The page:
Make new friends, and keep old ones
Socializing and maintaining friendships can protect against cognitive decline. “One of the most powerful things for brain health is relating to others—a shared sense of community is one of the top three factors associated with brain health as we age,” Dr. Chapman says. “Socialization also requires some of the most complex cognition because it requires us to constantly negotiate an understanding with those around us. For the brain, it’s like constantly solving a puzzle.” Keep in mind: It’s not the number of friends you have, she says, but rather the quality and depth of your connections. Here are 10 facts that prove friends are ridiculously healthy for us.
Trying to focus on several things at once puts a strain on the brain and it negatively impacts memory, especially as we age, according to research, including a study published in 2014 in PLOS One. “Multitasking is as toxic to the brain as cigarette smoking is to the lungs, but the effects become apparent much more quickly,” Dr. Chapman says. “Multitasking, which is really the brain constantly switching between tasks, decreases memory function and reduces hippocampal size. It fatigues the system and breaks down your immune system.” All of these things combined make avoiding multitasking the number one thing people should do to maintain and enhance their brain health, she says. Here are 8 reasons why you might be suffering brain fog.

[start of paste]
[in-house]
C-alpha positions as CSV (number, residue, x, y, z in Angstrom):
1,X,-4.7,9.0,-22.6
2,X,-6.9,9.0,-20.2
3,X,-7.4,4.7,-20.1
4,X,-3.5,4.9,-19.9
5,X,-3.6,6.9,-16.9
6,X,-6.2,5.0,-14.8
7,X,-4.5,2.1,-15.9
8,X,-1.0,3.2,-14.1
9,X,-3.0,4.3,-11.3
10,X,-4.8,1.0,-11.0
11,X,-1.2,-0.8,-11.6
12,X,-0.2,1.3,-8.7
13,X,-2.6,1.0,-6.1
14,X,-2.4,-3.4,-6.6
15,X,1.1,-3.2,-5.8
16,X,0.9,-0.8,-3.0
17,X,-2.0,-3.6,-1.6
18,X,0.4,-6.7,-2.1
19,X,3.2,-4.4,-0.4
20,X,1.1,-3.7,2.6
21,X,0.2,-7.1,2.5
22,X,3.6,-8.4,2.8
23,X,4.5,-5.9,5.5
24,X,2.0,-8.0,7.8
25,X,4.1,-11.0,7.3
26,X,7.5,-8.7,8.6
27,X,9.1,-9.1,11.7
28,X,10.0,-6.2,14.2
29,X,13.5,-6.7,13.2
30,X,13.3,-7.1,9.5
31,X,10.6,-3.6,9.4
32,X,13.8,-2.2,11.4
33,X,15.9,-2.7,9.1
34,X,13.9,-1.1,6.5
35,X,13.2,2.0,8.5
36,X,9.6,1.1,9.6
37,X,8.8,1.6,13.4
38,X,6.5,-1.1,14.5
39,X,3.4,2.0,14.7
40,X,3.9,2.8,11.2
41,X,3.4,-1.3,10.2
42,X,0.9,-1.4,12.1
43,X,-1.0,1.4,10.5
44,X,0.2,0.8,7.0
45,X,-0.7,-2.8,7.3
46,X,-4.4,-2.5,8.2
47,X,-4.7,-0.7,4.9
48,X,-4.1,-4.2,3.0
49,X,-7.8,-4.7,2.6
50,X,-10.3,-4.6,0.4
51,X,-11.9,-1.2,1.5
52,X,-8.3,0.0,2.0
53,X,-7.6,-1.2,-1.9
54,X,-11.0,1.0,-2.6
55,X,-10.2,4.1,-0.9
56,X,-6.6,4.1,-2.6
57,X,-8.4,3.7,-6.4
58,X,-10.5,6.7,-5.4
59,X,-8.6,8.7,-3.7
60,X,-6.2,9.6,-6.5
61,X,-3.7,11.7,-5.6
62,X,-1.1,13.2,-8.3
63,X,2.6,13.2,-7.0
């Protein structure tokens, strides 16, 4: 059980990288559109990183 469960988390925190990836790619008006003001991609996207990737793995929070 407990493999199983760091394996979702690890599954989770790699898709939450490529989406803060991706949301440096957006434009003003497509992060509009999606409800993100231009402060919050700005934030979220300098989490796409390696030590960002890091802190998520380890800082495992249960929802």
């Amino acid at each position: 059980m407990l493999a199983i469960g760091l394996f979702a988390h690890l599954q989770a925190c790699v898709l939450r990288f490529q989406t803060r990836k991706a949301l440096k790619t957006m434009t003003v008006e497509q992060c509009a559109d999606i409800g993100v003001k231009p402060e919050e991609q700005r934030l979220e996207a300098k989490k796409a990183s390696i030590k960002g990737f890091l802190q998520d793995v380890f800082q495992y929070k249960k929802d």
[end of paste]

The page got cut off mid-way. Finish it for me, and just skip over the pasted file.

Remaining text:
Research has found a high-carb diet loaded with added sugars can muddy your thinking and your memory. You don’t have to have diabetes to have the kind of high blood sugar levels that can speed your brain’s cognitive decline, suggests several studies, including one published in 2018 in Diabetologia. “Although the brain relies on sugar for its main source of energy, too much sugar flooding into the brain at once from a high-sugar diet can overload the brain and cause negative effects such as lapses in concentration, learning, and even advanced aging of the cells,” says Erin Palinski-Wade, RD, CDCES, a registered dietitian, certified diabetes care and education specialist, and author of 2 Day Diabetes Diet. “By eating a diet low in added sugars, you can help to prevent spikes in blood glucose levels that may cause these damaging effects while making sure the brain still gets the energy it needs to function at its peak.” Here’s how to train your brain to hate junk food.
A study published in 2018 in The Lancet suggests that having more than three drinks a day for women or four for men substantially raises the risk for dementia, and particularly early-onset dementia. “Drinking excessive amounts of alcohol can have a negative impact on the brain—another study (published in 2014 in Neurology) found excessive drinking may accelerate memory loss as we age,” Palinski-Wade says. The jury is still out on moderate drinking: Although a study published in 2017 in BMJ suggests it may be detrimental for your brain, the harm might be balanced by its heart benefits. If you do drink alcohol, stick to the recommended one drink a day for women, two for men. Watch for the signs your brain is aging faster than you are.
Load up on fruits and veggies